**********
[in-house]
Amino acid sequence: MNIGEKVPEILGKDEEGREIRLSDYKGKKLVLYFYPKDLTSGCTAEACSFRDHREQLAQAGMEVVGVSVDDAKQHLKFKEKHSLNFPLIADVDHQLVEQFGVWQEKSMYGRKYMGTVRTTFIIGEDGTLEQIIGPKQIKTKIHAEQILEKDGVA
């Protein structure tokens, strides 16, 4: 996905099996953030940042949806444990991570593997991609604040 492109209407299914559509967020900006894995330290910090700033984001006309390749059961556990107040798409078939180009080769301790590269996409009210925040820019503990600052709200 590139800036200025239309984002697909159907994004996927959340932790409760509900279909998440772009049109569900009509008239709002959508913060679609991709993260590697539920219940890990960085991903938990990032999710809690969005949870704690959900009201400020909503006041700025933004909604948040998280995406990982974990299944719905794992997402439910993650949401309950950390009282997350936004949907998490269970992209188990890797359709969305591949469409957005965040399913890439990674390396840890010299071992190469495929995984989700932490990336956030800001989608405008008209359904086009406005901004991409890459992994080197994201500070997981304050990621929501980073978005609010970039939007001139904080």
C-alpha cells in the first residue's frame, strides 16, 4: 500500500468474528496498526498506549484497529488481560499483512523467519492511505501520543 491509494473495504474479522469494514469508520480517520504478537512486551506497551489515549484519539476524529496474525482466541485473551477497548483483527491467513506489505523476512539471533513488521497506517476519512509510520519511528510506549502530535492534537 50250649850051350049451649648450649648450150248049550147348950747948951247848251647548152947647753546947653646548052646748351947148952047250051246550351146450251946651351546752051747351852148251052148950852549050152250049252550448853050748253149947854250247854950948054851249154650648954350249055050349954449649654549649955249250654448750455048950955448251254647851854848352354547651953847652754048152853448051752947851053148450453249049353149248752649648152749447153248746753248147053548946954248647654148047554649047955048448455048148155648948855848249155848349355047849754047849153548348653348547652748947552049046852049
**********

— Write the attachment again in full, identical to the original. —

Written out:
[in-house]
Amino acid sequence: MNIGEKVPEILGKDEEGREIRLSDYKGKKLVLYFYPKDLTSGCTAEACSFRDHREQLAQAGMEVVGVSVDDAKQHLKFKEKHSLNFPLIADVDHQLVEQFGVWQEKSMYGRKYMGTVRTTFIIGEDGTLEQIIGPKQIKTKIHAEQILEKDGVA
């Protein structure tokens, strides 16, 4: 996905099996953030940042949806444990991570593997991609604040 492109209407299914559509967020900006894995330290910090700033984001006309390749059961556990107040798409078939180009080769301790590269996409009210925040820019503990600052709200 590139800036200025239309984002697909159907994004996927959340932790409760509900279909998440772009049109569900009509008239709002959508913060679609991709993260590697539920219940890990960085991903938990990032999710809690969005949870704690959900009201400020909503006041700025933004909604948040998280995406990982974990299944719905794992997402439910993650949401309950950390009282997350936004949907998490269970992209188990890797359709969305591949469409957005965040399913890439990674390396840890010299071992190469495929995984989700932490990336956030800001989608405008008209359904086009406005901004991409890459992994080197994201500070997981304050990621929501980073978005609010970039939007001139904080």
C-alpha cells in the first residue's frame, strides 16, 4: 500500500468474528496498526498506549484497529488481560499483512523467519492511505501520543 491509494473495504474479522469494514469508520480517520504478537512486551506497551489515549484519539476524529496474525482466541485473551477497548483483527491467513506489505523476512539471533513488521497506517476519512509510520519511528510506549502530535492534537 50250649850051350049451649648450649648450150248049550147348950747948951247848251647548152947647753546947653646548052646748351947148952047250051246550351146450251946651351546752051747351852148251052148950852549050152250049252550448853050748253149947854250247854950948054851249154650648954350249055050349954449649654549649955249250654448750455048950955448251254647851854848352354547651953847652754048152853448051752947851053148450453249049353149248752649648152749447153248746753248147053548946954248647654148047554649047955048448455048148155648948855848249155848349355047849754047849153548348653348547652748947552049046852049